A federal government minister has praised the financial services industry for being “bombarded” with burdensome levels of government regulation.
Speaking at an event hosted by financial services public relations firm Pritchitt Partners in Sydney on Wednesday night, assistant minister to the treasurer Michael Sukkar admitted that the industry faces a high regulatory burden, opening up about the balancing act policymakers seek to tread.
“I take my hat off to you with the amount of regulation and things that you have to put up with,” Mr Sukkar said, directing his comments broadly at the financial services industry.
Asked by ifa to clarify the statement and whether he may have specific regulations he would like to see repealed, the seasoned politician did not take the bait.
“You know I can’t give you a personal answer on that, and this is really within the responsibilities of Kelly O’Dwyer, but that throw-away line I don’t walk away from,” he said.
“You are a highly regulated industry, many would argue rightfully so, and what we always need to do is balance the twin objectives of making sure no one talks about anyone who works in financial services like they talk about us bloody politicians; [and] engendering that respect and engendering that trust without killing the goose that laid the golden egg by just bombarding you with more regulation.”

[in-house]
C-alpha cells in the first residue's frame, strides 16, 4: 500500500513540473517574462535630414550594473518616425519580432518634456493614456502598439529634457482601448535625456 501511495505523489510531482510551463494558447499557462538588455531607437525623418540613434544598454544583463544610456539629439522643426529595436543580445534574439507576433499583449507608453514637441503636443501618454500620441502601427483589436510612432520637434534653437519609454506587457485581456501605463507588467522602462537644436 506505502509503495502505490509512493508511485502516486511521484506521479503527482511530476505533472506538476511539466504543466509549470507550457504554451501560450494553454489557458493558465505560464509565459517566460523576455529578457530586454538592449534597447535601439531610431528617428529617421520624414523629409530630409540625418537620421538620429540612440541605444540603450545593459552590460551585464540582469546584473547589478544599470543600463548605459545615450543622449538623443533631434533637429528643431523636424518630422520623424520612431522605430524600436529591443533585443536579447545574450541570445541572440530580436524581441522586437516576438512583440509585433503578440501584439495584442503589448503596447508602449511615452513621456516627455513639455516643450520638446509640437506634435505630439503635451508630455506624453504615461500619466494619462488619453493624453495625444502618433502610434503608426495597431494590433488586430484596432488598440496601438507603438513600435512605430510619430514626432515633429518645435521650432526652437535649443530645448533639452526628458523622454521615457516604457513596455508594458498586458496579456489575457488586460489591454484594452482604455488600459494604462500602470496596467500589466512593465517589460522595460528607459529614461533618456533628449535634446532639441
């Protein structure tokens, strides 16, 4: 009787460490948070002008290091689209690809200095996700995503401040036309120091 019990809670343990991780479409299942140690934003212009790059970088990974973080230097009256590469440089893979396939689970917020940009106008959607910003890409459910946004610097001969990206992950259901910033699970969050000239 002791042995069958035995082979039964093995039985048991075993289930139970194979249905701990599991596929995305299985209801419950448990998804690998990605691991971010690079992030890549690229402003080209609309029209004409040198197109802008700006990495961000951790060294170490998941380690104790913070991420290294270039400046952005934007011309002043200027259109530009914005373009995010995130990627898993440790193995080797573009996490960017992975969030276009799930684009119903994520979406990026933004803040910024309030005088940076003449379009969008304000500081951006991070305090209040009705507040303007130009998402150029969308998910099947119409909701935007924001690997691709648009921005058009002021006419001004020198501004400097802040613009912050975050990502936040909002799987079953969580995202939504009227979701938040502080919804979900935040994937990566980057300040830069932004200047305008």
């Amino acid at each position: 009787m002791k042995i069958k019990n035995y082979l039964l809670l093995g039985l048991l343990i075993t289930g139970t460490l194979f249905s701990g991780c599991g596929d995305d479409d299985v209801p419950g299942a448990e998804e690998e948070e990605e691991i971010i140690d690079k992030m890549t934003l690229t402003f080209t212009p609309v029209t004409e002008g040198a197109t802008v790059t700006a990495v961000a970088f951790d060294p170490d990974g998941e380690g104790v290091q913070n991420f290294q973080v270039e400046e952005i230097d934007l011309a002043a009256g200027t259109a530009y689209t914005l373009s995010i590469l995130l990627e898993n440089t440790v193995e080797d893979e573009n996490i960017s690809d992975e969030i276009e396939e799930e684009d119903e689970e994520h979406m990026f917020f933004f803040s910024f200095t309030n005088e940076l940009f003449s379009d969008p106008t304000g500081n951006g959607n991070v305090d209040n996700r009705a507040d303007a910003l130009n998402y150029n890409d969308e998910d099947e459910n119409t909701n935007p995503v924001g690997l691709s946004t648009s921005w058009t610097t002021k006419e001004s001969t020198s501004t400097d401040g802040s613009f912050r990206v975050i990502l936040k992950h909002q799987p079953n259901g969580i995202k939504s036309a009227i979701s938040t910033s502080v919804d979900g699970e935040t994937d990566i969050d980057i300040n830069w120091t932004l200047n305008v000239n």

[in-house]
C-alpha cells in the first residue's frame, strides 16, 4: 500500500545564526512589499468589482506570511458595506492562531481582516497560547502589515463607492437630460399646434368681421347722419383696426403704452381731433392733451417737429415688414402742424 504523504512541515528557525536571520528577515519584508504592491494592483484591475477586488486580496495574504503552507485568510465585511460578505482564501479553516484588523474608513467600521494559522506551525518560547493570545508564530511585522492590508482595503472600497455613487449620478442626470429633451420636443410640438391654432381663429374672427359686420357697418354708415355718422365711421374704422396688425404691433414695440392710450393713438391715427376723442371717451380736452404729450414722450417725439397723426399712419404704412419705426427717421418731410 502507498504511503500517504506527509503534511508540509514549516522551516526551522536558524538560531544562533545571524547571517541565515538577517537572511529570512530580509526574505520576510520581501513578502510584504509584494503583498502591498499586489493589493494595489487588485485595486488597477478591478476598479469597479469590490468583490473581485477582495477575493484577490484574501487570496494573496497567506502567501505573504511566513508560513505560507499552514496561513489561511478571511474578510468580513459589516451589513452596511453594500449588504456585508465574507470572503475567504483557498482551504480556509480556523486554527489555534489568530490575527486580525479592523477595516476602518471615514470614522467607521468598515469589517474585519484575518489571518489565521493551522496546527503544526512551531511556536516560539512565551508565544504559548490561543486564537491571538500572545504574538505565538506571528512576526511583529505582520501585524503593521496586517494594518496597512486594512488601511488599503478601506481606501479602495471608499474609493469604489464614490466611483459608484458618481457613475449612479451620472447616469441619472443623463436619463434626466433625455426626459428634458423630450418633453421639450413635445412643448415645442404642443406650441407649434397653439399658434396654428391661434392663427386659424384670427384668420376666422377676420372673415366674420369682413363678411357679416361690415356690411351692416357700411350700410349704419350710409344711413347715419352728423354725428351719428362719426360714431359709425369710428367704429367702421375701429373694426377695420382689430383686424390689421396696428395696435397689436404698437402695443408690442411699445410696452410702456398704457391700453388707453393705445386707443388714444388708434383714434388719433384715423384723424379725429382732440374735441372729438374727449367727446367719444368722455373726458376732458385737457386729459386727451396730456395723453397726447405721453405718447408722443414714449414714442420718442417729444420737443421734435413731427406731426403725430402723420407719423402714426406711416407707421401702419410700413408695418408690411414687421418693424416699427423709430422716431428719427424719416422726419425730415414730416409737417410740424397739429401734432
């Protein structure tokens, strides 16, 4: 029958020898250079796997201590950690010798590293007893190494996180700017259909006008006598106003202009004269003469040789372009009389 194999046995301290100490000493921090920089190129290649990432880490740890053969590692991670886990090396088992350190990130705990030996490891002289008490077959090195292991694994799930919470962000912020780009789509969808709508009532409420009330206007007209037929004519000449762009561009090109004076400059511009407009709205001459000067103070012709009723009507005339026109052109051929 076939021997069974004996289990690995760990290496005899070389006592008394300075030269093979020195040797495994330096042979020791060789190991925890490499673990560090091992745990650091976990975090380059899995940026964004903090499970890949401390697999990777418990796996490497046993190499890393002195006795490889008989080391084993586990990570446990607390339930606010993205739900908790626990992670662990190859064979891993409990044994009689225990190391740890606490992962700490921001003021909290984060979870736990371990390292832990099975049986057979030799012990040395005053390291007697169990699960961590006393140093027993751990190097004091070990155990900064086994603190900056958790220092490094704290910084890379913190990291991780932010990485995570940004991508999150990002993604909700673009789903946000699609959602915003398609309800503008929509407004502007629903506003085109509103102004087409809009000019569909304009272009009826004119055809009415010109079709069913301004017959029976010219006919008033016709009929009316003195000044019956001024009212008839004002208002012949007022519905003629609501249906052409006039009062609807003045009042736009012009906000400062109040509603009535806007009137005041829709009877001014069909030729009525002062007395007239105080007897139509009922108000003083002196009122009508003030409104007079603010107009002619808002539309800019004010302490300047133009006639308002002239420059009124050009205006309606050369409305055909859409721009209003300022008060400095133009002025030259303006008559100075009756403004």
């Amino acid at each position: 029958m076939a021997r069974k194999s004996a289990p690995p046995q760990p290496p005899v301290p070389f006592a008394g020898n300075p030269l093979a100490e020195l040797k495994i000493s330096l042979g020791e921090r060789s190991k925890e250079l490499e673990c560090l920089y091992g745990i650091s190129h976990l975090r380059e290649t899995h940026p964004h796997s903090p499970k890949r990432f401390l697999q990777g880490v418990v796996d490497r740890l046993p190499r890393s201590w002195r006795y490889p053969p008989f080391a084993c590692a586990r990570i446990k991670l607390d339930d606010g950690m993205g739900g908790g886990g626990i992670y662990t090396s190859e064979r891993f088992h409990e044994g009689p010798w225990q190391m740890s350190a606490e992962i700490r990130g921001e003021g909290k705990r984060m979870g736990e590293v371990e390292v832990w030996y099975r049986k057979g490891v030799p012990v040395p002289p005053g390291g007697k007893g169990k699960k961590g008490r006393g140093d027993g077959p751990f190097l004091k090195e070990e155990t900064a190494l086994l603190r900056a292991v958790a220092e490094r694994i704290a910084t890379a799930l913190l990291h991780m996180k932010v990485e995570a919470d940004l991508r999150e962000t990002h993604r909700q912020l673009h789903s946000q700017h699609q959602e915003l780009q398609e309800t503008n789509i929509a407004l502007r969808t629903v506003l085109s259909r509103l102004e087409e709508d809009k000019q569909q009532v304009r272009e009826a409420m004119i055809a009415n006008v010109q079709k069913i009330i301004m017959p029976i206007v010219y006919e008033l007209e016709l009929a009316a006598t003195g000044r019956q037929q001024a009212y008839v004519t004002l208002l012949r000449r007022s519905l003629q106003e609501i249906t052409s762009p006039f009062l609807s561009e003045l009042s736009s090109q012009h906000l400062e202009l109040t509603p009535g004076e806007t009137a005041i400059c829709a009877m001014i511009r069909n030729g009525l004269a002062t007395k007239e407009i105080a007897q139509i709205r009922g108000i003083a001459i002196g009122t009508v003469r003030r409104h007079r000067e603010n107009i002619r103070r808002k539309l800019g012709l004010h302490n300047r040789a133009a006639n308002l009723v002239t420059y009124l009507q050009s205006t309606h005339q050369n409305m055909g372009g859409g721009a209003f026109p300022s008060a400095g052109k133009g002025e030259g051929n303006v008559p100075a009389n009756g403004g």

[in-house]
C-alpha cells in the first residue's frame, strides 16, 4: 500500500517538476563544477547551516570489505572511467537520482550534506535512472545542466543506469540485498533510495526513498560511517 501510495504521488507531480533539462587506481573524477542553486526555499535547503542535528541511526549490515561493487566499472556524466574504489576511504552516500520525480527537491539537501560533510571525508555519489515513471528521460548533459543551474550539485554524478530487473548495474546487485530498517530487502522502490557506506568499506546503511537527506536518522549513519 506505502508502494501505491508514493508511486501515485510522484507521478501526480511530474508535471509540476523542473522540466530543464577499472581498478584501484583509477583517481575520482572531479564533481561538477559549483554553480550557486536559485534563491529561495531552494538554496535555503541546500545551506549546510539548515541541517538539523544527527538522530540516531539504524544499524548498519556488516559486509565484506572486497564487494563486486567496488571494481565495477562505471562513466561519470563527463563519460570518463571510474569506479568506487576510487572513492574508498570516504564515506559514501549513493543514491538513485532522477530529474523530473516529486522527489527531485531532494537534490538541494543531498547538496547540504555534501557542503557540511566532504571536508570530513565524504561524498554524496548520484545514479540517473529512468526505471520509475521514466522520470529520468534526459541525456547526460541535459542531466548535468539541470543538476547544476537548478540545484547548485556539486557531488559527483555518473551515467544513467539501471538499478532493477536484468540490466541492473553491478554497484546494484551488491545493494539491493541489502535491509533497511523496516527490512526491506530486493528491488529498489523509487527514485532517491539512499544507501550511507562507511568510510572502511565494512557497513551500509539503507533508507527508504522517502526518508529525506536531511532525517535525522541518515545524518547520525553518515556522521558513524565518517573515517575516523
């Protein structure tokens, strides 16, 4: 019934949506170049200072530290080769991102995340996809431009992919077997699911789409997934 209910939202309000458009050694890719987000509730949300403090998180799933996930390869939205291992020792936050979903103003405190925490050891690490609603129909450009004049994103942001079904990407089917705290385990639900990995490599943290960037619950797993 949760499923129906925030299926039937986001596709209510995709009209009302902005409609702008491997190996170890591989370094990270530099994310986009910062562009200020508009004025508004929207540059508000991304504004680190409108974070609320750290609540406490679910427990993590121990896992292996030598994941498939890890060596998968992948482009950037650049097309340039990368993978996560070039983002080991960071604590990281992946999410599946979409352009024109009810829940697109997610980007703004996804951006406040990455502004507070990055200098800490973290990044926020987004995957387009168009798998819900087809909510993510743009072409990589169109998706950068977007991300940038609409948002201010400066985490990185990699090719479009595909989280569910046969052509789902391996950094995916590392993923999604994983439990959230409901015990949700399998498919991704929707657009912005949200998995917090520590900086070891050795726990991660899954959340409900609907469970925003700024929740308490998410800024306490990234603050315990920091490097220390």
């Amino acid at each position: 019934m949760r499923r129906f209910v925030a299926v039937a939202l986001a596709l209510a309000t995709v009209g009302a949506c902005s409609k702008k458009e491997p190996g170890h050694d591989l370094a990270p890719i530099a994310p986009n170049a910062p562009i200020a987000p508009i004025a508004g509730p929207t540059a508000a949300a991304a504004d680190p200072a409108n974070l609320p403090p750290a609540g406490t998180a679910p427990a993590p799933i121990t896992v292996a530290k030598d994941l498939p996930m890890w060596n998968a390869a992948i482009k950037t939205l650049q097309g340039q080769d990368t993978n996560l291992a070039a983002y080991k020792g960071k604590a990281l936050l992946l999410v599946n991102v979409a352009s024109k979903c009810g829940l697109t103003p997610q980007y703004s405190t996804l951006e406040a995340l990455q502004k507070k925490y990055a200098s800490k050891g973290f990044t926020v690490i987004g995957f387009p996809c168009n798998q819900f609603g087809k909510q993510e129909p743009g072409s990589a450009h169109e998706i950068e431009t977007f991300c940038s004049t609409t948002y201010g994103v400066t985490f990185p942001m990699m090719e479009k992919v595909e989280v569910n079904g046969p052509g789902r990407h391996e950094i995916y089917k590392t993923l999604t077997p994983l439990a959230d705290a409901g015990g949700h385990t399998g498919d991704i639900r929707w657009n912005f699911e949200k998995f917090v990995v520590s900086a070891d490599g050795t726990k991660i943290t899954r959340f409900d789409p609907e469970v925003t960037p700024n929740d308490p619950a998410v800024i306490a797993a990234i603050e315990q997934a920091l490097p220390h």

Mr Sukkar did, however, accept that governments all too often get the balance wrong, though he stopped short of accepting responsibility on the part of the current federal government.
“Every time something bad happens, what do governments do? We say we’re going to come in and fix it; we’re going to remove all risk by bombarding ever more regulation,” he said.
“I don’t think that we’ve done that necessarily, but we’ve also got to be careful and we should always start from the premise that you are a highly regulated industry, and if we start at that premise hopefully Parliament won’t be so keen to just swamp you with more and more.”
The comments follow a decade of new legislation and regulations affecting financial advisers including FOFA, the Life Insurance Framework, the mandatory professional standards regime, multiple government inquiries and a soon-to-commence royal commission.
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